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Saturday, 22 May 2010

Persons of the Adolescent Persuasion and Theatre

My interest in the anatomy of comedy just now springs from my just having been sprung.

I felt like a released prisoner last night when I doused all the lights, and secured all the theatre doors, and walked away from my last local commitment, an adaptation and staging of this.

(What a genius Wilde was, and how he must have loved his children.)

It appalls me how often this story is used and all the Christian symbolism stripped away, all notion of sacrifice gutted. (I think I might refine my work, and do something more with it, but that's neither here nor there.)

Every year it has gotten harder and harder to harness the energies of the thirteen-year-olds and reveal to them and marshal their not-yet-suspected skills.
Now, it is difficult, of course, for inexperienced actors to grasp what performing is; and what energy and focus are required of them until there is an actual performance, (which to these kids means in a nowhere-to-go-but-forward-because-there-is-an-audience run.
The concept of a dress rehearsal that no one but the directors or stage management is allowed to stop just could not be gotten through to them. Now that I think of it, in actual performance one child said, but we skipped some lines there! aloud. Oh, well...)

But that hasn't changed.

One difficulty is that our society is becoming autistic, incapable of relating face-to-face, of expressing emotions, of getting outside of the self, (who could deny a societal "impairment in social interaction; impairment in communication; and restricted interests and repetitive behaviors"?)

But what has really changed is the general discipline.

I see this almost across the board with young people, in language, in civility, in their treatment of property, in respect for others; so that impediment to success can come as no surprise.

But when the administration of the school is not supportive of what one is doing, and is not consistent and even-handed in the discipline they apply, there is not much one can do.

But I didn't mean this to be about that, what I am curious about is not the break-down of society, but the far more mundane and immediate question of Why Jokes Work.

In constructing the pieces I always have to balance water in the face, spit takes, prat-falls and Aflak ducks that the kindergartners will roar with laughter at with political and film references that the parents and teachers will get.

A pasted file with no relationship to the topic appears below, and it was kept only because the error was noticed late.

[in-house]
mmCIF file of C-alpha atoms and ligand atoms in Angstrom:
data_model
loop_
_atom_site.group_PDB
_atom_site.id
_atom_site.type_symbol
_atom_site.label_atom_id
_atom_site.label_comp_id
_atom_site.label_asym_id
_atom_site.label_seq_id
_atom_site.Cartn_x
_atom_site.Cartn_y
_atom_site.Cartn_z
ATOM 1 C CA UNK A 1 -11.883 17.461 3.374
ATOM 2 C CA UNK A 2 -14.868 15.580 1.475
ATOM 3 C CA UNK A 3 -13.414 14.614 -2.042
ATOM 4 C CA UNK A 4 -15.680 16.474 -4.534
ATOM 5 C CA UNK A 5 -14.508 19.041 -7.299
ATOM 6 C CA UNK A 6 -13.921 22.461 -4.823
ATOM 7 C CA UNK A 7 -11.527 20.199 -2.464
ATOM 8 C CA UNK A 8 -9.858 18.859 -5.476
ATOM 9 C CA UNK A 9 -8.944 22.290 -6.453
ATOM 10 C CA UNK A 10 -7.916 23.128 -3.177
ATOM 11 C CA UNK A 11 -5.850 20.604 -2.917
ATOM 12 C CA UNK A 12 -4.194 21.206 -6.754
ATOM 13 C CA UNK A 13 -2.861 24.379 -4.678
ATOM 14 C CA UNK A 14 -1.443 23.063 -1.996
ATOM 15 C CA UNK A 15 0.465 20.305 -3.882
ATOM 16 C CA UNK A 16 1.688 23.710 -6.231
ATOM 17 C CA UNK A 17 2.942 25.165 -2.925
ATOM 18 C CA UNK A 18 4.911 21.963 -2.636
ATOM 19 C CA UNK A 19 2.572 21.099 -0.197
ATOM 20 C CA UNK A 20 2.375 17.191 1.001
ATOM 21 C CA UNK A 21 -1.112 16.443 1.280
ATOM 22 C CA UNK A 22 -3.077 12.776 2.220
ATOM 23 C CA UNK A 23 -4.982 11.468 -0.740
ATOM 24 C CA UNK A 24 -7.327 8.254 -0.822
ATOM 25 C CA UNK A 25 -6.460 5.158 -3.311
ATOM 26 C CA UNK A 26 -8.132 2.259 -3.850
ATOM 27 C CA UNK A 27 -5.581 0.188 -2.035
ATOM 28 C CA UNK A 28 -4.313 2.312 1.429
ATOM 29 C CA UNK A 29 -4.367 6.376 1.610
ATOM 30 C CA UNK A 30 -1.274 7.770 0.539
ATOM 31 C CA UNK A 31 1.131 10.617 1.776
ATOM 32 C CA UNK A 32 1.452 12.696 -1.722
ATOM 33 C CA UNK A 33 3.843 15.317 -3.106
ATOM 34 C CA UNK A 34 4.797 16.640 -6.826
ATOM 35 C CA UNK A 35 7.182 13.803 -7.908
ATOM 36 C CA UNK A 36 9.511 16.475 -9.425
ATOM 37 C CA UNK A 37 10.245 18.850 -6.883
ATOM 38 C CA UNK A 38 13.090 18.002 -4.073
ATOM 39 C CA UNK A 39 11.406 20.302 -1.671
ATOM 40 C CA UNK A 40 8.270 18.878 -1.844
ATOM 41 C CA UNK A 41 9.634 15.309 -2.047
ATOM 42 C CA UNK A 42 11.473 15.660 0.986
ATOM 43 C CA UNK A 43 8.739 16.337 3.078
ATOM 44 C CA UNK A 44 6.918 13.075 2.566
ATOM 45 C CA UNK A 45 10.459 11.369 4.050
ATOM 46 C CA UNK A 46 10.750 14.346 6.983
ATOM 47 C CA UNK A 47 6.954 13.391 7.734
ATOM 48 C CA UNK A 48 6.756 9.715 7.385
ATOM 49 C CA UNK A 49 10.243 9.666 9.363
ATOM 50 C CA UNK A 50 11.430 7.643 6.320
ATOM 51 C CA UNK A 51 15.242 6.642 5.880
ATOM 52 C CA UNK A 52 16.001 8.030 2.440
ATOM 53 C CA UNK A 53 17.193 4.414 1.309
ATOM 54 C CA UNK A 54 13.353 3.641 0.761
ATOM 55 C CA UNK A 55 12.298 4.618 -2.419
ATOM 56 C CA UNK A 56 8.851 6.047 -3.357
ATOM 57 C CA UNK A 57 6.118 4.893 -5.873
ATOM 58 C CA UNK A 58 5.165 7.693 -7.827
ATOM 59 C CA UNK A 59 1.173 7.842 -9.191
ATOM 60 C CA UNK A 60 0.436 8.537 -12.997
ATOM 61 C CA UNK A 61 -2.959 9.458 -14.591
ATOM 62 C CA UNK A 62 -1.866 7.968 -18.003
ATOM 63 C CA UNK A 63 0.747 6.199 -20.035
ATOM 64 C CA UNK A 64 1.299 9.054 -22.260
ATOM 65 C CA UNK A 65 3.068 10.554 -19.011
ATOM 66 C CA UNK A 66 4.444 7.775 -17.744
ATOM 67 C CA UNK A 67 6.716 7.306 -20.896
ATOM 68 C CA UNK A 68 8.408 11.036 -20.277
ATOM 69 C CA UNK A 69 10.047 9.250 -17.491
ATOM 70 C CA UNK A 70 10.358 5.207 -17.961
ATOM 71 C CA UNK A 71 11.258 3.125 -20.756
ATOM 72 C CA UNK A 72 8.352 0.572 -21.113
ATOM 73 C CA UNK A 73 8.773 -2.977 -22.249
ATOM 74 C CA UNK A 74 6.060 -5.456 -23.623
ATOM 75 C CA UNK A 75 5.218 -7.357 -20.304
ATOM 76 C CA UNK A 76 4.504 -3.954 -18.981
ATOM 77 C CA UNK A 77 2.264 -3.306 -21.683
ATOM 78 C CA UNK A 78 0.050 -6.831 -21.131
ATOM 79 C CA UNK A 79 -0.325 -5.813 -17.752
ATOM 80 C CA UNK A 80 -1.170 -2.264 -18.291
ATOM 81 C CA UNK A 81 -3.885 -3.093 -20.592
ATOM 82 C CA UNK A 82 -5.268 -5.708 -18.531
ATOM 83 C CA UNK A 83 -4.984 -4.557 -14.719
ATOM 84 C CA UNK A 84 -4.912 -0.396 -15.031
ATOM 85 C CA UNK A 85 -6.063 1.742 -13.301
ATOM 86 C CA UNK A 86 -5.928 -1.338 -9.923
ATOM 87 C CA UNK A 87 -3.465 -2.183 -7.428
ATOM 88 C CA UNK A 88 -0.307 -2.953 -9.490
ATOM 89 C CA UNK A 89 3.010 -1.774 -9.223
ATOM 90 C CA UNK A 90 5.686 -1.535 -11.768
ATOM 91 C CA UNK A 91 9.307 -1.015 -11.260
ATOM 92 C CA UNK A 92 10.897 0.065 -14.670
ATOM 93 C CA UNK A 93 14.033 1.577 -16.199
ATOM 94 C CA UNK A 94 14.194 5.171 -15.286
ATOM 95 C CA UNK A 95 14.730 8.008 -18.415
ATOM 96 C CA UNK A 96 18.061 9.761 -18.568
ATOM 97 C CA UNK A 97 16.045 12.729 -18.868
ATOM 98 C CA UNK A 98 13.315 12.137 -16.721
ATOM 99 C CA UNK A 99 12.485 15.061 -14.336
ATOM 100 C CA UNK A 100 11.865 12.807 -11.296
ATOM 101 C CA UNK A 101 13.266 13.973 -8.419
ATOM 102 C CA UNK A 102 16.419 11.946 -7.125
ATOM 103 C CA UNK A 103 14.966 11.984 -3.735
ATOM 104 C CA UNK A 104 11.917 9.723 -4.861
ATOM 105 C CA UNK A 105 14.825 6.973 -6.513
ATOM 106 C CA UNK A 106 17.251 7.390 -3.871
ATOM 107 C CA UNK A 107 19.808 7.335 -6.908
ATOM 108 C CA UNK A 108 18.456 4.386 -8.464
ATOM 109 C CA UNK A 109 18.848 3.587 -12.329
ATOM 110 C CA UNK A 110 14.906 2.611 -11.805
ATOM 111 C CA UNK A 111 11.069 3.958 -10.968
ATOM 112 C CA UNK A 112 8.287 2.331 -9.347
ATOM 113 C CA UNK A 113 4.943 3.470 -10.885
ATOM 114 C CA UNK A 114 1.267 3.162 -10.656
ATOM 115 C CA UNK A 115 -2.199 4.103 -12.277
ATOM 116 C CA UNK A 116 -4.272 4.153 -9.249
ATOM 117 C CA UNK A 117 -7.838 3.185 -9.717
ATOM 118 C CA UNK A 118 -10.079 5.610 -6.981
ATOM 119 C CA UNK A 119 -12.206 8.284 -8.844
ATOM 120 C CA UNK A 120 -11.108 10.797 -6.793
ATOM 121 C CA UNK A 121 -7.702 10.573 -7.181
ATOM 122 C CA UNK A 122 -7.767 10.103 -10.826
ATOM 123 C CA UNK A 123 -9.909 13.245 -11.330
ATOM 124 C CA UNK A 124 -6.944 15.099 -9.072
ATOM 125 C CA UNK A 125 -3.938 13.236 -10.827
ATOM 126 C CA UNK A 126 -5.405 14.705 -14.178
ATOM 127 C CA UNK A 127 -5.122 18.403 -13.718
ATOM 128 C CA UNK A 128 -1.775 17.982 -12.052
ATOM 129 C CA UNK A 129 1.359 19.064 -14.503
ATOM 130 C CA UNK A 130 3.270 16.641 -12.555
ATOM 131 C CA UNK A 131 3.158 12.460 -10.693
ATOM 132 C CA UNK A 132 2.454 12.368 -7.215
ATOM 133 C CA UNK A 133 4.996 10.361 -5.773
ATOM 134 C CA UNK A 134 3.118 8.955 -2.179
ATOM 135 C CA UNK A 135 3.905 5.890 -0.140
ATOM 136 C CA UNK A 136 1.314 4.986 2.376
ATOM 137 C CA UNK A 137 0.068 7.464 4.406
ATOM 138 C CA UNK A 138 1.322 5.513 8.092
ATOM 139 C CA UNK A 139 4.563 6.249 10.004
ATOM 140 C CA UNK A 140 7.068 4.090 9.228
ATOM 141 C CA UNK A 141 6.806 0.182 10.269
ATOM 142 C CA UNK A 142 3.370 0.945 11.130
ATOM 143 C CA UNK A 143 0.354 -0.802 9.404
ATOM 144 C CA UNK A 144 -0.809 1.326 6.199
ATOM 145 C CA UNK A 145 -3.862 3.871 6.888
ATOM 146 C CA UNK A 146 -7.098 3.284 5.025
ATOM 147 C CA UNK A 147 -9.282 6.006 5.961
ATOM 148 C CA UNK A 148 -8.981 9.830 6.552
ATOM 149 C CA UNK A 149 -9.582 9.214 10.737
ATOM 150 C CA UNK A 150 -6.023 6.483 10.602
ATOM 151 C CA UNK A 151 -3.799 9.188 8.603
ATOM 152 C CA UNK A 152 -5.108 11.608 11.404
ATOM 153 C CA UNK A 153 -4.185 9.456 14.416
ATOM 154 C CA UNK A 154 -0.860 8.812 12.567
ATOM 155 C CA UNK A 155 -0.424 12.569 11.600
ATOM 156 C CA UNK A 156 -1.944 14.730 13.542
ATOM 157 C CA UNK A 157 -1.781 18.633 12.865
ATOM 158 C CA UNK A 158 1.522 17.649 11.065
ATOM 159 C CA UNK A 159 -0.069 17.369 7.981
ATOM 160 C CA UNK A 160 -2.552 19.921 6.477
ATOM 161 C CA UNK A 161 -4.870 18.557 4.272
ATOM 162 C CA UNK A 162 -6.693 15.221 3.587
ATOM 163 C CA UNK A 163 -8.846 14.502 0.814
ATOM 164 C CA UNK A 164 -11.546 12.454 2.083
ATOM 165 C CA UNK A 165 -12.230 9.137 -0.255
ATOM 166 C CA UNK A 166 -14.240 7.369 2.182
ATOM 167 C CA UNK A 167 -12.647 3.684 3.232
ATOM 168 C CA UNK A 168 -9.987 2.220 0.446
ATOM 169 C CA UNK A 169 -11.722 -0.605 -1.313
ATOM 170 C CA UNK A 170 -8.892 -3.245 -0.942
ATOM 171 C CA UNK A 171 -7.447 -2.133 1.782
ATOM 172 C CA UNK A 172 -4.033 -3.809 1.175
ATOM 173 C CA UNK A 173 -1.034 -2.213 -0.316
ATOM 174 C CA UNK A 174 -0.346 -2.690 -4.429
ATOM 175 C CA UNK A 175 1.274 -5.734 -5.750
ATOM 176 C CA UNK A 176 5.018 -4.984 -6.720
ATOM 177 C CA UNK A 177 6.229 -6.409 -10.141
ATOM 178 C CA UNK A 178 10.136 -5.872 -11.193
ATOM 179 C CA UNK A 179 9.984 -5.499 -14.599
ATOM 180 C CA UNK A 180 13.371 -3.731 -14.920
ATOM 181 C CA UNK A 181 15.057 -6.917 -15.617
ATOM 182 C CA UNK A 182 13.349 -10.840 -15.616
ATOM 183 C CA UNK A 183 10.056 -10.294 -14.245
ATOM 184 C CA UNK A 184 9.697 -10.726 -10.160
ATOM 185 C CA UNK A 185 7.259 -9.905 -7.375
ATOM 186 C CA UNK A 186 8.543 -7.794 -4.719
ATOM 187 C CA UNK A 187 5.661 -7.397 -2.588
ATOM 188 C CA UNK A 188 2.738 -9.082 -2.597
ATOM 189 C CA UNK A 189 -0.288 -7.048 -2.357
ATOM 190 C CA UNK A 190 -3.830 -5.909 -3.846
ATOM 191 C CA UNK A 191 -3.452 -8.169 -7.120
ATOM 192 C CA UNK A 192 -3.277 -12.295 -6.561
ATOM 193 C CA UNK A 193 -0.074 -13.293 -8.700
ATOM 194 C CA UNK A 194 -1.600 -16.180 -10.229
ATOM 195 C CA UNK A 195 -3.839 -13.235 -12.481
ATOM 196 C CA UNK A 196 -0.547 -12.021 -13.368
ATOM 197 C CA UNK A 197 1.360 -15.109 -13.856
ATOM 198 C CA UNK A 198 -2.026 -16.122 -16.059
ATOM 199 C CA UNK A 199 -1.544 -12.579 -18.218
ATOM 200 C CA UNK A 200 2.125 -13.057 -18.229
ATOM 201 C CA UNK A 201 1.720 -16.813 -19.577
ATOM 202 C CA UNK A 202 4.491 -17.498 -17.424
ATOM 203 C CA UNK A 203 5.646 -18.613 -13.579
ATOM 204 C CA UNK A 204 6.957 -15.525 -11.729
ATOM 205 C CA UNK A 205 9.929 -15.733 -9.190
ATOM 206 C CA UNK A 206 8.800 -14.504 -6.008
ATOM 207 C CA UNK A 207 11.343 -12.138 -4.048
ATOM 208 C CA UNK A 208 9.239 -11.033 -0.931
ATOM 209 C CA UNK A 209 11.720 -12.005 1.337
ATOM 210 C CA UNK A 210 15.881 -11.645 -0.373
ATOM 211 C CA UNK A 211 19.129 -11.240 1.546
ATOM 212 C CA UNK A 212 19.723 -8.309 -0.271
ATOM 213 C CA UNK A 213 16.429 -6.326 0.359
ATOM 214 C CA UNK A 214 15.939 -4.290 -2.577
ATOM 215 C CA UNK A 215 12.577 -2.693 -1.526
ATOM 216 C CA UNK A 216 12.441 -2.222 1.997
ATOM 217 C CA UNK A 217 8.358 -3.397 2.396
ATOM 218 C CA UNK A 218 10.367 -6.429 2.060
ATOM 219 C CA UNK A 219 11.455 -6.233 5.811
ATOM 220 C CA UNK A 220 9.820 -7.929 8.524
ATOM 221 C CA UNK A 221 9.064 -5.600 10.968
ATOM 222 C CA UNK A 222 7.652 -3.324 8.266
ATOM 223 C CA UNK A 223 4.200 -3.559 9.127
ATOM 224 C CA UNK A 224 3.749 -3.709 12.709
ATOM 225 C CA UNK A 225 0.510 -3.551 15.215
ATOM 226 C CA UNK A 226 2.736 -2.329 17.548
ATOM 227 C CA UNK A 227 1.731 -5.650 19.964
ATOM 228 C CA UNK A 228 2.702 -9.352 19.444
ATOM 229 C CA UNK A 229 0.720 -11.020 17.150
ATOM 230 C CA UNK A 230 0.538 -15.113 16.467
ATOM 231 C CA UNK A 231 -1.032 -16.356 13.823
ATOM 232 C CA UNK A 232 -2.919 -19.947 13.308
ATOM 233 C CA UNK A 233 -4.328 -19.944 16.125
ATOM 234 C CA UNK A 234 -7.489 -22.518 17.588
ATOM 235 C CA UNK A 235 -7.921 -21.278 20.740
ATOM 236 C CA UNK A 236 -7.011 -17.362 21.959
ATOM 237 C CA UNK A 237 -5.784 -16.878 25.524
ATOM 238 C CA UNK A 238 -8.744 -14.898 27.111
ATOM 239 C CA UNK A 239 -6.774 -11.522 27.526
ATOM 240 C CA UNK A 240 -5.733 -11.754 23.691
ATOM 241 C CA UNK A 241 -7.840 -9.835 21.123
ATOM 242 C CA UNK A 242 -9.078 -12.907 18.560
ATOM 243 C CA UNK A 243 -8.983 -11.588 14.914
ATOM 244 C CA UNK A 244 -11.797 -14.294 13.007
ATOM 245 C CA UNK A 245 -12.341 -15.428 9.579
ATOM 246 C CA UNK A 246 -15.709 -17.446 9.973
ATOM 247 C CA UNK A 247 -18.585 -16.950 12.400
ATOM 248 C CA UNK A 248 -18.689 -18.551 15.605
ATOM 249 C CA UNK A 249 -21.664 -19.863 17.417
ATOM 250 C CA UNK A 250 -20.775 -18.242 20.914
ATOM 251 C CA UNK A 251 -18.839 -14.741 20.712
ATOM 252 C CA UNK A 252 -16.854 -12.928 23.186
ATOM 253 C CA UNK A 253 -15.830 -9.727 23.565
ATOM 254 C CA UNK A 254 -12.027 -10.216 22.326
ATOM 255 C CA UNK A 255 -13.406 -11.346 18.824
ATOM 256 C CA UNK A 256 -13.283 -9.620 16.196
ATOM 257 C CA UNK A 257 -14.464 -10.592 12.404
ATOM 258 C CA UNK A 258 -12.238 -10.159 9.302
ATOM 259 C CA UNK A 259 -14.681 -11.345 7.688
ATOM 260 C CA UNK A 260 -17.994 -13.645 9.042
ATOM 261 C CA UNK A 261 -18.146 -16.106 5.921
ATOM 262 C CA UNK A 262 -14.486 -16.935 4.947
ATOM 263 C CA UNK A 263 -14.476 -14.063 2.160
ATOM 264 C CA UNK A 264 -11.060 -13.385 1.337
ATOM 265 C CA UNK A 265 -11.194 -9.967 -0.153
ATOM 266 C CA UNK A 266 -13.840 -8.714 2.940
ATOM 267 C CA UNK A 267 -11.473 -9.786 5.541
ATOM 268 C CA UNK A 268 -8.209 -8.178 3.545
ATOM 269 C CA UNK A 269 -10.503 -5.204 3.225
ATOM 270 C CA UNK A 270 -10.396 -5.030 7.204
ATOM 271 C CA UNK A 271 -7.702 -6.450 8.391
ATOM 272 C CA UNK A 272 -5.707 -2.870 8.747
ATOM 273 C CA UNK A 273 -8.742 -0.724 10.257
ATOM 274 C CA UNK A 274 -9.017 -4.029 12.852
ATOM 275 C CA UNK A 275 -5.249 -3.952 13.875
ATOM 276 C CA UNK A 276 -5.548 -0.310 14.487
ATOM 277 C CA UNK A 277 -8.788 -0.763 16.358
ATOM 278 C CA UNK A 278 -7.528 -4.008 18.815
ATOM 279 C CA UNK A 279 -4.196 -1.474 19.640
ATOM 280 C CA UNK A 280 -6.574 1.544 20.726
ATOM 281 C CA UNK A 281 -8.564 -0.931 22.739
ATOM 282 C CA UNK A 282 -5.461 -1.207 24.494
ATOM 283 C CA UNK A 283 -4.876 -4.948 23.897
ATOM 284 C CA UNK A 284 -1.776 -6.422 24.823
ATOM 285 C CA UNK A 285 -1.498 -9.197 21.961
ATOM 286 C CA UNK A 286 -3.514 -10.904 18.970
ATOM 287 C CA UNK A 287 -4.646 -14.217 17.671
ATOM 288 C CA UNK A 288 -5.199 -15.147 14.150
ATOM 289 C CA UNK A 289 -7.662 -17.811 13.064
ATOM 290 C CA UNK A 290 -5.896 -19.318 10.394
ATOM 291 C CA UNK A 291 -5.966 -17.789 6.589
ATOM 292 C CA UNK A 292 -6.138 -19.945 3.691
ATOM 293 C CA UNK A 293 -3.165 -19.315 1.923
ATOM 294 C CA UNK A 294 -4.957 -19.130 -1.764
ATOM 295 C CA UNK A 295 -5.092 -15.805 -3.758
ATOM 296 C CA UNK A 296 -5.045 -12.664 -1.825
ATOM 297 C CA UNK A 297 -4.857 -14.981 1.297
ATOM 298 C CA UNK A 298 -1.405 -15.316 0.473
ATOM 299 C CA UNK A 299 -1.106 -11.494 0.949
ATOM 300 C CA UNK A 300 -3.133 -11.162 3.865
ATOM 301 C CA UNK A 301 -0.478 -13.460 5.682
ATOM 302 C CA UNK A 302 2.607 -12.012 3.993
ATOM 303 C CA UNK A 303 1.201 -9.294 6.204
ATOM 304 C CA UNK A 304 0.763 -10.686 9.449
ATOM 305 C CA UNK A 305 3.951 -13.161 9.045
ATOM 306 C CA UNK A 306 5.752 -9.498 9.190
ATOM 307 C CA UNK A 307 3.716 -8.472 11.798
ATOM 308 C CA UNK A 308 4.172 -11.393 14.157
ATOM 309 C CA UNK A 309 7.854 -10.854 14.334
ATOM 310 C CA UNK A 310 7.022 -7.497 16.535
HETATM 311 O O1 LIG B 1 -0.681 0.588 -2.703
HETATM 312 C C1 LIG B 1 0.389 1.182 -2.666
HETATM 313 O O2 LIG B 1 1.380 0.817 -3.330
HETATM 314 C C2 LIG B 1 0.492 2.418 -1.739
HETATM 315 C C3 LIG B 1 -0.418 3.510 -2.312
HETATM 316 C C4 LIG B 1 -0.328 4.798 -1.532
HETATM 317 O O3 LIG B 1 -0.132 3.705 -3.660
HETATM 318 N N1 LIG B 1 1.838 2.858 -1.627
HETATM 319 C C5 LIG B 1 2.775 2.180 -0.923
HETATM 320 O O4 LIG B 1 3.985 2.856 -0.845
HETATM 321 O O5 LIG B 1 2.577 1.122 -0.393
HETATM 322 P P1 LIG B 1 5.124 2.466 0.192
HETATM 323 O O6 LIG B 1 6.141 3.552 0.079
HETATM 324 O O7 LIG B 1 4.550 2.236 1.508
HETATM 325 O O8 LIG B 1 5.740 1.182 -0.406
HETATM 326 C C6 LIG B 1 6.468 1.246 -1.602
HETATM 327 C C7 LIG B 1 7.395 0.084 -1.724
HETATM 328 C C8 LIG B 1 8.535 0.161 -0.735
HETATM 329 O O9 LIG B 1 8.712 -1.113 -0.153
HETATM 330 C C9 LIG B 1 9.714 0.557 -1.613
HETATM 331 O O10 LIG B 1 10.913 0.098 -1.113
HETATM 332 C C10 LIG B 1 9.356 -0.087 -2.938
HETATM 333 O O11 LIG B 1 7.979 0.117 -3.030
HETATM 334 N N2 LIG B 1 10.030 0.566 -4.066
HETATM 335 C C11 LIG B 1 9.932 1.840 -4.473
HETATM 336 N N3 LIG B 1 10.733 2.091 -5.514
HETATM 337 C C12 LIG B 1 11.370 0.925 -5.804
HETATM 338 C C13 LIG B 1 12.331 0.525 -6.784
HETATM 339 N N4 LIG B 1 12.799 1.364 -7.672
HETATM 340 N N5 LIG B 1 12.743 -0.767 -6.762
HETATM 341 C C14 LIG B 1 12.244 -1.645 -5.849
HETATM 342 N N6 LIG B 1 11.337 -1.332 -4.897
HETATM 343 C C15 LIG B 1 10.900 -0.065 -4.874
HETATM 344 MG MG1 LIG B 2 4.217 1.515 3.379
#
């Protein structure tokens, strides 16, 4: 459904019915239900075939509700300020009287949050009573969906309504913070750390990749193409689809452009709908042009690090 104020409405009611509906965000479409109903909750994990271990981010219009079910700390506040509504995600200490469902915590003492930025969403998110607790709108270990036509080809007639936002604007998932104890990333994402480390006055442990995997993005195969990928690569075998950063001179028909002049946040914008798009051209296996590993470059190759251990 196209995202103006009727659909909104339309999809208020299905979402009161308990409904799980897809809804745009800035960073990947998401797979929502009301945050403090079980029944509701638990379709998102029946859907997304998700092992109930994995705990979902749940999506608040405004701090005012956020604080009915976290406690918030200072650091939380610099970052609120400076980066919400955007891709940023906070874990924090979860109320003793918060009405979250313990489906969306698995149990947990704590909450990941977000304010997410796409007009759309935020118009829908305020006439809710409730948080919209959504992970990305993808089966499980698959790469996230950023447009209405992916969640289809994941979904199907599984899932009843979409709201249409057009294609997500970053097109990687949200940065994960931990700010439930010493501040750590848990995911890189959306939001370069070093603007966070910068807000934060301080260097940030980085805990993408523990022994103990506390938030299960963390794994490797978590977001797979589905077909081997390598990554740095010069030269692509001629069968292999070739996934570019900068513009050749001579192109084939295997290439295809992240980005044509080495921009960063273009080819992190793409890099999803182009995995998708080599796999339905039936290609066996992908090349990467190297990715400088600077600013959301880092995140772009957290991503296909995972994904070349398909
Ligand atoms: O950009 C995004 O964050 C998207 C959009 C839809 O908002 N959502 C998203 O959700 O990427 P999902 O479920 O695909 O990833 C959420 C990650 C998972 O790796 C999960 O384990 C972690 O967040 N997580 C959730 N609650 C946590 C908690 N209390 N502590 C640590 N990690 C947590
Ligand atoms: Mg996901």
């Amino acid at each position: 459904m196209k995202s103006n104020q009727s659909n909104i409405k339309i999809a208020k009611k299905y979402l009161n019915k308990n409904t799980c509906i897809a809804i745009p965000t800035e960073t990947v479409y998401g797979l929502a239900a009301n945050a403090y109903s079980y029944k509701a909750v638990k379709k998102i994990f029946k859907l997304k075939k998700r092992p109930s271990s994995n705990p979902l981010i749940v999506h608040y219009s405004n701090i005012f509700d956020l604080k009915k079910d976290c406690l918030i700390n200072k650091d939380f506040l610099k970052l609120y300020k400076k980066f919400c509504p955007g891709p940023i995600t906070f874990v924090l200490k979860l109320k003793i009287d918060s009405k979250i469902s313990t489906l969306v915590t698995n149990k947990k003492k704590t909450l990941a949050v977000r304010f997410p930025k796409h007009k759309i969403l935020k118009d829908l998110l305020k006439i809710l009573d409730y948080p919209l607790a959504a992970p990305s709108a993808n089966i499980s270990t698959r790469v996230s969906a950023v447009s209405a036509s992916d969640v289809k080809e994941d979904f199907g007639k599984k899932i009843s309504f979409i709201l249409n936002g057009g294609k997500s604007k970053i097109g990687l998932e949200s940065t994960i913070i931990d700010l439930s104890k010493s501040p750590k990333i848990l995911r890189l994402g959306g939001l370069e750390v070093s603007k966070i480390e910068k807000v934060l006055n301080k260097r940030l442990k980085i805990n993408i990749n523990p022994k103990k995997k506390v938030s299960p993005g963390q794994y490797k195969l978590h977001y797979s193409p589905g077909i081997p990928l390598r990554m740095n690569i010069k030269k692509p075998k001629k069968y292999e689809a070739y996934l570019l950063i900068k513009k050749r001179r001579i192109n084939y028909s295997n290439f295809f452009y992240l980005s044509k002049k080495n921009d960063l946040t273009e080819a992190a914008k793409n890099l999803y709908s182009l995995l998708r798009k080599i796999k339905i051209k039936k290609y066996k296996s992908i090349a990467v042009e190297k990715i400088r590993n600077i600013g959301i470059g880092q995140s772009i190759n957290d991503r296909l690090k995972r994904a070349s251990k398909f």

An extremely skilled and theatre-savvy parent gushed over the "wit" of the script, which she had read pre-curtain -- but not every gag received the hoped-for reactions, even when well delivered.

And yet other lines mumbled by barely audible adolescents furtively glancing into the wings or staring at the floor earned guffaws.

How does that work?

Can I analyze it so that I can reproduce the successes and eliminate the failures?
Probably not. But I want to try.

Oh, and lest my 2.3 readers think I am a complete ass, I know the story is not essentially a comic piece, (or even much of one,)despite the over-the-heads of children wit of many the author's original words, so it wasn't all spit takes, puns and slow burns.

And gratifyingly, the serious, touching, not to say heart-breaking moments played beautifully, even as presented by suddenly shy and inexpressive children.

As I said, Wilde was a genius.
Downstairs ran the Giant in great joy, and out into the garden. He hastened across the grass, and came near to the child. And when he came quite close his face grew red with anger, and he said, "Who hath dared to wound thee?" For on the palms of the child's hands were the prints of two nails, and the prints of two nails were on the little feet.

"Who hath dared to wound thee?" cried the Giant; "tell me, that I may take my big sword and slay him."

"Nay!" answered the child; "but these are the wounds of Love."

"Who art thou?" said the Giant, and a strange awe fell on him, and he knelt before the little child.

And the child smiled on the Giant, and said to him, "You let me play once in your garden, to-day you shall come with me to my garden, which is Paradise."

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